While many investors may not be familiar with Contingent Convertibles or CoCo bonds, the asset type has formed the backbone of capital ratios for the European banking sector since the Great Recession. With recent moves and emergency buyout deals, the validity of these bonds is now in question.
For investors, the wipe-out of CoCo bonds brings forth a variety of questions and concerns about their holdings and whether or not other bank debt could be at risk.
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Like today, liquidity and capital ratios were a huge issue during the Great Recession. European banks were particularly hard hit. With regulators requiring strong Tier 1 or AT1 ratios—or excess reserves to be placed on the books to create a safety buffer—the banks took to issuing CoCos as a way to meet requirements.
CoCo bonds are very similar to any other convertible bond you can purchase. They feature bond-like characteristics, including paying a regular rate of interest. The difference is that CoCo bonds become equity due to various ‘triggers’ rather than simply passing a strike-price and having the resulting firm making the conversion. The triggers are such that if the bank gets into trouble or needs more funding, it can do so by removing debt—turning its CoCos in equity—and adding additional bonds to boost to capital ratios.
And because of the equity kicker, many regulators and analysts didn’t necessarily consider CoCos as ‘debt’ on a balance sheet.
In that rescue package, Swiss authorities agreed to wipe out and writedown to zero 16 billion francs, or about $17.3 billion worth of Credit Suisse’s additional tier 1 CoCo bonds.
The issue is, when it comes to the bankruptcy pecking order, bondholders are normally senior to equity. Shareholders are paid last after various bondholders are given their share of the remaining assets. With the CoCo wipe-out, regulators have decided to reverse that pecking order. Credit Suisse equity holders were given shares in UBS for their troubles. That’s a huge issue considering European banks have about $250 billion in CoCo bonds outstanding, not to mention other debts.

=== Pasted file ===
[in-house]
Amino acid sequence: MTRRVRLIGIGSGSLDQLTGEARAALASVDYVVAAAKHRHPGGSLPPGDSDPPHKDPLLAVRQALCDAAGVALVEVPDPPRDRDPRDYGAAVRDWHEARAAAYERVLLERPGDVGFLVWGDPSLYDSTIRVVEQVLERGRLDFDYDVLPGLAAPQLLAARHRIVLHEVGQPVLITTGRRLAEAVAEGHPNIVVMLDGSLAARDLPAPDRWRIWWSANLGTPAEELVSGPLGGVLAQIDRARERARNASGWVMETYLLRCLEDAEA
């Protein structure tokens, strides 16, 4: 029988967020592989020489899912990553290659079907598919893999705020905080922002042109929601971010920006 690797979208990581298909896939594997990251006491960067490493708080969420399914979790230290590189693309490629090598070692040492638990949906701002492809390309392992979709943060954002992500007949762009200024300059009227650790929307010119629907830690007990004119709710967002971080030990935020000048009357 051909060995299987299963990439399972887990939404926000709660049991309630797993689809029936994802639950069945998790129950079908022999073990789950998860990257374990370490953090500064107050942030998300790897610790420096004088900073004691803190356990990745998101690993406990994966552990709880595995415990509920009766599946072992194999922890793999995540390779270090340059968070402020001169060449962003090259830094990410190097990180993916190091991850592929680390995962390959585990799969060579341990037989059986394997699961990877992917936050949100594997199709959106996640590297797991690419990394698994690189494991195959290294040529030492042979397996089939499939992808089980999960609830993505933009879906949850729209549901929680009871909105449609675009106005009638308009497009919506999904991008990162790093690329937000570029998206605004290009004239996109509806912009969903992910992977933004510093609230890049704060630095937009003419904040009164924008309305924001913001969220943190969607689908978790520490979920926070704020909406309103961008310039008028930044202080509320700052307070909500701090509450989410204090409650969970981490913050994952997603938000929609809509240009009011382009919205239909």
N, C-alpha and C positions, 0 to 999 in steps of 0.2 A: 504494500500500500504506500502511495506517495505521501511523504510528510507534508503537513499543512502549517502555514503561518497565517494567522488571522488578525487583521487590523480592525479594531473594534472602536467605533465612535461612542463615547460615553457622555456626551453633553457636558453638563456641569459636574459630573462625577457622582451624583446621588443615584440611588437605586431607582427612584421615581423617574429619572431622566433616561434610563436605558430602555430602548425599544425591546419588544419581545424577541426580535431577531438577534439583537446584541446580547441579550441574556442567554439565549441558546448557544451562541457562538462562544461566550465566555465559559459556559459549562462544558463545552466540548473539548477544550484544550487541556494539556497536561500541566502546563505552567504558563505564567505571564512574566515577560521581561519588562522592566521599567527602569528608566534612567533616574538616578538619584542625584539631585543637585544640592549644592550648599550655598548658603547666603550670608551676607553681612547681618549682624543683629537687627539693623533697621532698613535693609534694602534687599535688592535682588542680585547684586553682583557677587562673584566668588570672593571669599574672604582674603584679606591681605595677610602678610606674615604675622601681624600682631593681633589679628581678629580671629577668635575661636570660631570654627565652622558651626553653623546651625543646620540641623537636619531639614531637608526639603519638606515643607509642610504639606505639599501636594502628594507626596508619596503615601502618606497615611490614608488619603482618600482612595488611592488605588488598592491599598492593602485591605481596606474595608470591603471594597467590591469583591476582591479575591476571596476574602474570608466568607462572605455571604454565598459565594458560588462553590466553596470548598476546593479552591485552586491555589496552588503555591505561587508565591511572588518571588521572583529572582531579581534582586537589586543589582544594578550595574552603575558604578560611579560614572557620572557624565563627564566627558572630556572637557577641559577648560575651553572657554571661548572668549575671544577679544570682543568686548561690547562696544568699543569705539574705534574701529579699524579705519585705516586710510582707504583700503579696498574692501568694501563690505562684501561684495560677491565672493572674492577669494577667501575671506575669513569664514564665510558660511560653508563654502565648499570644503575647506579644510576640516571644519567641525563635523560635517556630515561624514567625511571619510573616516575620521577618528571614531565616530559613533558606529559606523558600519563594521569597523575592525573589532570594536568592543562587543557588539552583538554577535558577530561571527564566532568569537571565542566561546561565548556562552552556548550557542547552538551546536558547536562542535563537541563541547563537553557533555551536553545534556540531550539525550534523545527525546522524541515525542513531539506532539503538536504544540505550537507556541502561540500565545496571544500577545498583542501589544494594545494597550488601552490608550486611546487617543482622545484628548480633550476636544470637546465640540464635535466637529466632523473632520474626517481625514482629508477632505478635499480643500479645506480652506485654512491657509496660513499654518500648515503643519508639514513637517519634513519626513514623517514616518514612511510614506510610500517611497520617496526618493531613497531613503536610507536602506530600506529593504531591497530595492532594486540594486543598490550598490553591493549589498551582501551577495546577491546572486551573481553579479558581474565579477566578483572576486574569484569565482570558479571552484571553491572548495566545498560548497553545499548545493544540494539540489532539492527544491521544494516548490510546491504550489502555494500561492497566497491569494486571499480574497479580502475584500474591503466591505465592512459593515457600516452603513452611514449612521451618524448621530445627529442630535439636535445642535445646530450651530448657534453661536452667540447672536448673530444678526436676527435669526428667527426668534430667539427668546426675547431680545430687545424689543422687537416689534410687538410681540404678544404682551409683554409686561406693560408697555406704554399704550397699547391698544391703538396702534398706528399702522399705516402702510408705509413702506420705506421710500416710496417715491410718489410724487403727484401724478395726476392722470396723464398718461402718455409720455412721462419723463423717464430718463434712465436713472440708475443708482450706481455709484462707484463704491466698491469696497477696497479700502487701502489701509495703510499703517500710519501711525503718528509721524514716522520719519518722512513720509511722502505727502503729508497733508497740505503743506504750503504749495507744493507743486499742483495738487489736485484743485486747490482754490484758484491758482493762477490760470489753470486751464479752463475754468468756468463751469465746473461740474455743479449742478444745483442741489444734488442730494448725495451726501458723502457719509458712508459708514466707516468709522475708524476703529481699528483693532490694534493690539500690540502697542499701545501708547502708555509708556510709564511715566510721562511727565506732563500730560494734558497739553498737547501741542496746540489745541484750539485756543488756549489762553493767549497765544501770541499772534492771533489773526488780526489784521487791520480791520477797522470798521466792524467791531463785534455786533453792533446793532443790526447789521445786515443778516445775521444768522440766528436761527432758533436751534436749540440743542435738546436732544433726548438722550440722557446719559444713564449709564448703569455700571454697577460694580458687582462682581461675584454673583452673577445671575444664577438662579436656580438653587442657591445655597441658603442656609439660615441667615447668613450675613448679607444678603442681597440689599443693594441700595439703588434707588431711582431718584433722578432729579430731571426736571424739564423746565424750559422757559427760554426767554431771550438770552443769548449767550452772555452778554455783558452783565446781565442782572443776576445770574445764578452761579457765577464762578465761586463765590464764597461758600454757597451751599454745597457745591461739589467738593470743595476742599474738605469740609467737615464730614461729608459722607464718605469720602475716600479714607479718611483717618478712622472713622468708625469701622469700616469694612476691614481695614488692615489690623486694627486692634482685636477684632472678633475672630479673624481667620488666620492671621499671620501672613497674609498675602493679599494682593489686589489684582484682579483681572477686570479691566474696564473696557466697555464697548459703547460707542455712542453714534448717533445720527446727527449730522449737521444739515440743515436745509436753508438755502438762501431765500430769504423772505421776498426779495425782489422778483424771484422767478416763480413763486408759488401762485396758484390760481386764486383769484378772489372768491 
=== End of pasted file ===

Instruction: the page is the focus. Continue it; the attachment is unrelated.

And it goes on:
Naturally, bond investors did not like the news. While there are no CoCo-focused funds here in America, two European ETFs— Invesco AT1 Capital Bond UCITS ETF and WisdomTree AT1 Coco Bond UCITS ETF —both fell by 6% and 9%, respectively. Many individual CoCo bonds—such as those issued by HSBC —fell by nearly double digits. All in all, the sector is trading for pennies on the dollar.
For starters, it shows that bonds’ safety in the capital stack isn’t a guarantee. Clearly, regulators are willing to throw standards out the window when a crisis is here and unprecedented events take place. American banks don’t issue CoCos, but they do issue other debt and preferred shares. And we did just see regulators back deposits above FDIC limits for failed banks at home. Given the ripple effects, bondholders may start demanding higher coupon rates to compensate for newfound confusion and potential passing over when crisis hits.
Second, banks across the board could be affected. For one thing, they may find it hard to raise capital going forward to boost reserve ratios. This could hit dividends and buyback programs as more of that capital is forced to go toward reserves. Additionally, the banks may be forced to reduce exposure to ‘risky’ assets, lending activities, and other segments. This could hinder profitability and share prices, exacerbating the effect.
All in all, the ripples from the CoCo wipe-out could be a bigger deal than we expect.
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